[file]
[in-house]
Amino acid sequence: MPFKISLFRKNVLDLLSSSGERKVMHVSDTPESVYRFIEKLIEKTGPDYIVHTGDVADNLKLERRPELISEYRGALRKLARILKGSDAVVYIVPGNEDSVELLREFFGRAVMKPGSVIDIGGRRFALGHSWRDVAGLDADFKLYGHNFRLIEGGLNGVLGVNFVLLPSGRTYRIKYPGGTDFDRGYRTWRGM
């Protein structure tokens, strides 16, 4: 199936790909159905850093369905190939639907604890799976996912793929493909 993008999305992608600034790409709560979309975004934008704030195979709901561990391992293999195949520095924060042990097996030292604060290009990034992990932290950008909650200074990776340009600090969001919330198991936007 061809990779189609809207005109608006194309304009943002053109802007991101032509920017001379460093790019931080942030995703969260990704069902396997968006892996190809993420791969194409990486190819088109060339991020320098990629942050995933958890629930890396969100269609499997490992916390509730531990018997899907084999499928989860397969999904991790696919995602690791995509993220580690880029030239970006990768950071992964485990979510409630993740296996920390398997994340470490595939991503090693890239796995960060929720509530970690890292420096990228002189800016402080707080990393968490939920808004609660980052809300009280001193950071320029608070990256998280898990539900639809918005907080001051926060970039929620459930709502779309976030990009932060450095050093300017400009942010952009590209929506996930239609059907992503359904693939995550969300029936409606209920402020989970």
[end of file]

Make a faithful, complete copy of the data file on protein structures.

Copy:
[in-house]
Amino acid sequence: MPFKISLFRKNVLDLLSSSGERKVMHVSDTPESVYRFIEKLIEKTGPDYIVHTGDVADNLKLERRPELISEYRGALRKLARILKGSDAVVYIVPGNEDSVELLREFFGRAVMKPGSVIDIGGRRFALGHSWRDVAGLDADFKLYGHNFRLIEGGLNGVLGVNFVLLPSGRTYRIKYPGGTDFDRGYRTWRGM
């Protein structure tokens, strides 16, 4: 199936790909159905850093369905190939639907604890799976996912793929493909 993008999305992608600034790409709560979309975004934008704030195979709901561990391992293999195949520095924060042990097996030292604060290009990034992990932290950008909650200074990776340009600090969001919330198991936007 061809990779189609809207005109608006194309304009943002053109802007991101032509920017001379460093790019931080942030995703969260990704069902396997968006892996190809993420791969194409990486190819088109060339991020320098990629942050995933958890629930890396969100269609499997490992916390509730531990018997899907084999499928989860397969999904991790696919995602690791995509993220580690880029030239970006990768950071992964485990979510409630993740296996920390398997994340470490595939991503090693890239796995960060929720509530970690890292420096990228002189800016402080707080990393968490939920808004609660980052809300009280001193950071320029608070990256998280898990539900639809918005907080001051926060970039929620459930709502779309976030990009932060450095050093300017400009942010952009590209929506996930239609059907992503359904693939995550969300029936409606209920402020989970």